Why does a dog kick his feet after he poops?

Dogs exhibit a number of behaviors that, while entirely normal to dogs, would seem strange to humans. One of these behaviors, kicking the back legs after going potty, may seem to serve no purpose, but your dog might be doing it for a variety of reasons.

Do dogs normally kick after pooping?


A common canine activity is ground-scratching, also referred to as kicking the back legs after excretion. This tendency has been seen in both domestic dogs and wild canines such as wolves and coyotes. Many animal biologists think it's a way for dogs to communicate. It has been said that just one signal that combines the physical and visual aspects of communication is ground-breaking. The motion of kicking may help diffuse the scent of poop and act as a demonstration for other dogs. Since pee scents rapidly disappear, the dog's presence is more permanently indicated by the scars on the ground.

Smell Dispersion


According to some scientists, dogs converse visually with one another. Dogs frequently scratch the ground, which causes damage to the surface. The slashes speak solely to any dog that sees them when there are no additional dogs present.

The scratch on the ground attracts nearby dogs, if any are present. Bekoff (1979) found that the existence of other dogs enhanced the probability that a dog would scratch the ground in research on dogs that were free to roam. Whether with or without urinating, a dog will often scratch the ground after making a raised-leg display. One can also scrape the ground after urinating.

Researchers have observed that male dogs who scraped the ground were typically disregarded by other dogs right away. Although there was poop or a cut on the ground, other canines did not stay away from the area.

What Causes Dogs to Kick After Pooping?

Now that we know why dogs kick up grass and scratch the ground after using the restroom, let's look at why they are doing it.

1 - Marking Territory


According to research, free-ranging canines were more likely to scratch the ground along territorial boundaries. Owners of dogs may notice that their dog is more likely to scratch the ground in their backyard, in front of their house, or on nearby property. Urban residents' dogs may behave in this way more frequently in front of their apartments, on the street where their apartments are, or in a nearby park that they frequently visit. Canines may be letting other canines in the vicinity know they frequent these areas by signaling their presence there. Do not forget that when dogs kick their back paws, animals also release a paw-related aroma in the grass or dirt.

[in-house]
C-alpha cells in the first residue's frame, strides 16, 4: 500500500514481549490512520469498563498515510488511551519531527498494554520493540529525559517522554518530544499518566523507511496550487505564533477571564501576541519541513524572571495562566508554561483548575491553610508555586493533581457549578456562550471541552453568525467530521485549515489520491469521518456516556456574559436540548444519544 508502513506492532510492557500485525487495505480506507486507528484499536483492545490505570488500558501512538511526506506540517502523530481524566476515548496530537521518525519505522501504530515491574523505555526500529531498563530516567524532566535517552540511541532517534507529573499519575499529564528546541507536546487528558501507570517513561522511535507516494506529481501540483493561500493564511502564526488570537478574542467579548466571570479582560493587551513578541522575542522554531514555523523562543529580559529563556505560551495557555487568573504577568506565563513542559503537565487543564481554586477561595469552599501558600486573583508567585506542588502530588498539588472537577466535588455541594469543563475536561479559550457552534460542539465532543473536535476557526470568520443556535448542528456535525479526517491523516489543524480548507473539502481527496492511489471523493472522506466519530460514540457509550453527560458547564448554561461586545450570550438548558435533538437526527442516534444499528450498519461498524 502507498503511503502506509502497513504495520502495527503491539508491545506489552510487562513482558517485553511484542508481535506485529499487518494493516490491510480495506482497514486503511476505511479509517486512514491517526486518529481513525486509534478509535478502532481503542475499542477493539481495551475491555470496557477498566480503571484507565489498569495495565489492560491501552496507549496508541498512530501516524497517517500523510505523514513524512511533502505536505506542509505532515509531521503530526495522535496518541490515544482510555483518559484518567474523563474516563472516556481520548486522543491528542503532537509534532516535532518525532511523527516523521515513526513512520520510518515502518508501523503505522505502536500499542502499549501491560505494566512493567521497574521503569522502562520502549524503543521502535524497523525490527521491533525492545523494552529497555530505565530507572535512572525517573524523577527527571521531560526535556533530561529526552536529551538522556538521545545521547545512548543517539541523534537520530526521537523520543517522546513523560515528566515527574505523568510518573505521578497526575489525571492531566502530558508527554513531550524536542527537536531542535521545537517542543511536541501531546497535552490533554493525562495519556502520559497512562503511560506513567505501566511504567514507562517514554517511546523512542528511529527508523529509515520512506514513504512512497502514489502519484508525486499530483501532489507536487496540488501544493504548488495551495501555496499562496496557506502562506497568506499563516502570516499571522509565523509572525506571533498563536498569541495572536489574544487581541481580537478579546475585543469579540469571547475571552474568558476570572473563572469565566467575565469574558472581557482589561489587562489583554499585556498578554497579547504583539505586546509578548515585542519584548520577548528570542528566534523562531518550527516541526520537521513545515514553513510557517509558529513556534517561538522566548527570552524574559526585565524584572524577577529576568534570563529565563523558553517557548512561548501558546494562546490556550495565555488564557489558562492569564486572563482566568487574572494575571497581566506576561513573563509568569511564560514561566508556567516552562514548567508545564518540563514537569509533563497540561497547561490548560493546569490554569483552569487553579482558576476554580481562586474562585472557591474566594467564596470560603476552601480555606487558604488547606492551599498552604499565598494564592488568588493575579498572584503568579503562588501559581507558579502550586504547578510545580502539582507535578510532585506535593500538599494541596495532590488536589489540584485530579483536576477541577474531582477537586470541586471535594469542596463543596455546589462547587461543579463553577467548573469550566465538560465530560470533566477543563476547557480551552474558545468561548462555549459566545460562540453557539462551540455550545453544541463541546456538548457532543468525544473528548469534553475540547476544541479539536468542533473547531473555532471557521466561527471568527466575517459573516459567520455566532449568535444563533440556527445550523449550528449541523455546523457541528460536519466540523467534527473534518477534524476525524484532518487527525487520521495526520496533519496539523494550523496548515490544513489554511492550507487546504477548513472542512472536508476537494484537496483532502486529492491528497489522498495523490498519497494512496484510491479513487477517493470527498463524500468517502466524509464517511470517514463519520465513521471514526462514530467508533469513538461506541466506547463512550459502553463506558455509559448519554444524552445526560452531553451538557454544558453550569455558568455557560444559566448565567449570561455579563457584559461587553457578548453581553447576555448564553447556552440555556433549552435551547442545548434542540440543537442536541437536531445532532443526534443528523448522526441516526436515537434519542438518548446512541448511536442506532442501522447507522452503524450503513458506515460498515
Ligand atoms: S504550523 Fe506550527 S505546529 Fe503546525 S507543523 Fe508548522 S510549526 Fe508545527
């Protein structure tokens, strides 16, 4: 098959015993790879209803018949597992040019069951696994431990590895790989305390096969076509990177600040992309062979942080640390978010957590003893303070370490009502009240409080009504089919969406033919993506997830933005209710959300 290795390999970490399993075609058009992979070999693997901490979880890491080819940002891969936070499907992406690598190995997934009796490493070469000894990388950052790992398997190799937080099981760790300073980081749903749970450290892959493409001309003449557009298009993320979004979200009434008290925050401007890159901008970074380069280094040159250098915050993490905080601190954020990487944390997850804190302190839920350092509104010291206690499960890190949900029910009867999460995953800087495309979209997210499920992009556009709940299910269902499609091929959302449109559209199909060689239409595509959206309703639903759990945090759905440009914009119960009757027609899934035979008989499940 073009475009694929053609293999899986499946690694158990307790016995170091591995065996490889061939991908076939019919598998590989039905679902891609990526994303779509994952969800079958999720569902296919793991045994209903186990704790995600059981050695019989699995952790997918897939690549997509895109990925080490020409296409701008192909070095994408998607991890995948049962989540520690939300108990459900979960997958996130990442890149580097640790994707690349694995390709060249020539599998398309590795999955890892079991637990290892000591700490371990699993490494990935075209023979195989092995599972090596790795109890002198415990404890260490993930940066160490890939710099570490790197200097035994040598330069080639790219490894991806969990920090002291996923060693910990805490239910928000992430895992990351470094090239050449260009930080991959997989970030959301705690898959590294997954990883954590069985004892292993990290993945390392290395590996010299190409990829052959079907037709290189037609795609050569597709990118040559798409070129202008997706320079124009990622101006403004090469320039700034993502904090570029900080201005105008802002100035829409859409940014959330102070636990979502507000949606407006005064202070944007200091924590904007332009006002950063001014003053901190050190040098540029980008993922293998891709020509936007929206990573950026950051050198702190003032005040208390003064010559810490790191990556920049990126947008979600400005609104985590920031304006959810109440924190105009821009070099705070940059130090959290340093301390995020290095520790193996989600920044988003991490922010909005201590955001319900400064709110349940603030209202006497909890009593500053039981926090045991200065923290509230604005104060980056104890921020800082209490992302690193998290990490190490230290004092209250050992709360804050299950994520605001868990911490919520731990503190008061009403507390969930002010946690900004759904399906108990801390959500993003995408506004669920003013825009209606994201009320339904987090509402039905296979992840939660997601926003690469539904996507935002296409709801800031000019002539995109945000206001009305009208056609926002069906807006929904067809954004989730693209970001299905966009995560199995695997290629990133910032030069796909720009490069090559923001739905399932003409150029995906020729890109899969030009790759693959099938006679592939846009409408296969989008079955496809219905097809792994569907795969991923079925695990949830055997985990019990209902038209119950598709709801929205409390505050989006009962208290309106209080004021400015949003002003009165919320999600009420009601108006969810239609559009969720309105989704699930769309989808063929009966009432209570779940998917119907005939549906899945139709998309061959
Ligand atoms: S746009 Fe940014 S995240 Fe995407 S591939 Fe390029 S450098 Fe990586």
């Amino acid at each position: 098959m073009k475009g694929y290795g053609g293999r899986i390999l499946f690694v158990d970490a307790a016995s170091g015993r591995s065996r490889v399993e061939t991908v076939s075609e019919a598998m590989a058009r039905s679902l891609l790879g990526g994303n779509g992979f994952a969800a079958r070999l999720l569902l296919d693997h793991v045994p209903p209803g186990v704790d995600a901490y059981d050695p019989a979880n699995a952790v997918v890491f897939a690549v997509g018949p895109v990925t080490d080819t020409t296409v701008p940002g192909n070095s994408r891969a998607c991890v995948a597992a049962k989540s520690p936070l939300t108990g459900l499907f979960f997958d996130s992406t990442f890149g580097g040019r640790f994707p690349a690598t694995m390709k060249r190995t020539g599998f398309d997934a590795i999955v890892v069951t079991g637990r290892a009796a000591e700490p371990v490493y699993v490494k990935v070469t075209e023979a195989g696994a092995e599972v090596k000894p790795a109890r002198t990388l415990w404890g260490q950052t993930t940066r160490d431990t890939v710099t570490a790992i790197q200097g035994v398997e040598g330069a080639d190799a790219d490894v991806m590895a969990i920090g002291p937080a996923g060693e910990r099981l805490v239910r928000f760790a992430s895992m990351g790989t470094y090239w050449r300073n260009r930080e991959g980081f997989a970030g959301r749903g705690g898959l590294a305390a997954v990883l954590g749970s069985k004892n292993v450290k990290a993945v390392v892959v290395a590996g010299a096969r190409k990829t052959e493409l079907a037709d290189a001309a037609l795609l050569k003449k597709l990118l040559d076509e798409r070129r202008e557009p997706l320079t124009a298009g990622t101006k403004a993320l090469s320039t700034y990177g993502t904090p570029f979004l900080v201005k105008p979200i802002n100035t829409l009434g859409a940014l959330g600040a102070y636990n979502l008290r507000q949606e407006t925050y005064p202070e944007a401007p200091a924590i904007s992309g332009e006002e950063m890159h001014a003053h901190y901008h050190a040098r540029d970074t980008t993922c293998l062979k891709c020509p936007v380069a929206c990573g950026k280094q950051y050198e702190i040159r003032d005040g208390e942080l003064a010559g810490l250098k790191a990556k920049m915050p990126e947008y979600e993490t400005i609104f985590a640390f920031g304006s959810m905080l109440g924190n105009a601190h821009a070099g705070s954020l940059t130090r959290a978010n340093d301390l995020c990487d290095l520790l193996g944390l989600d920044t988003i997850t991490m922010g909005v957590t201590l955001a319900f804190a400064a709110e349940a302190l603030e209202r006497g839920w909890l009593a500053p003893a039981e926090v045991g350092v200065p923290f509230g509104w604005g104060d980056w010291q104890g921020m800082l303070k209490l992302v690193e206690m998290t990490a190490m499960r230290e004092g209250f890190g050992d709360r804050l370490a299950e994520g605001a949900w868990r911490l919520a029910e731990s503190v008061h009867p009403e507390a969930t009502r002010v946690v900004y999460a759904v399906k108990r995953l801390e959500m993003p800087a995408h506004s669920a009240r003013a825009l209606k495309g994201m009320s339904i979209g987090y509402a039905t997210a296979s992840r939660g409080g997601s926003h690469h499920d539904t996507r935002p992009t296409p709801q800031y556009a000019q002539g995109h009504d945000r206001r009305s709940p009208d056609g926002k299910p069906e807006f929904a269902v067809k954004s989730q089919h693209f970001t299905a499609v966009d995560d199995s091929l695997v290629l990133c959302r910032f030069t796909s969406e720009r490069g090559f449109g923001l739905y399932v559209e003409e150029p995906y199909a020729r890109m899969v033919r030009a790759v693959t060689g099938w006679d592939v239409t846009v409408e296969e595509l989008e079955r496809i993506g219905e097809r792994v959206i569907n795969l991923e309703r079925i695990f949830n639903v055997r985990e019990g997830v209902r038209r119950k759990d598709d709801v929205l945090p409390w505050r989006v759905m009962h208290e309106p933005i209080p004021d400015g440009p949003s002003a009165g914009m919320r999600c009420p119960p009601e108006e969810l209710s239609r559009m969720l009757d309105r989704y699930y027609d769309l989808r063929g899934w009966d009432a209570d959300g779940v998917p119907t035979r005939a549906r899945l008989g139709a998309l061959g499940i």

2 - Social Expression


The ground-scratching behavior was more prevalent when free-ranging dogs came into contact with unknown dogs. Higher-ranking canines were more inclined to scratch the ground in a dog pack that was allowed to roam freely. According to one study, canines that scratched the ground avoided each other. Dogs may have developed this tactic to deter other pets from approaching them. According to one study, this behavior was employed as a form of "intimidation" towards other canines. As visual marks, slashes are left on the ground. When city dogs kick up their pads on the hard pavement, it can often be difficult to perceive these scratches.

Unless your dog kicks up a lot of dirt and grass or performs it with such vigor that it injures the nails or paw pads, there is no requirement to prevent your dog from kicking their paws after they have feces or peed.

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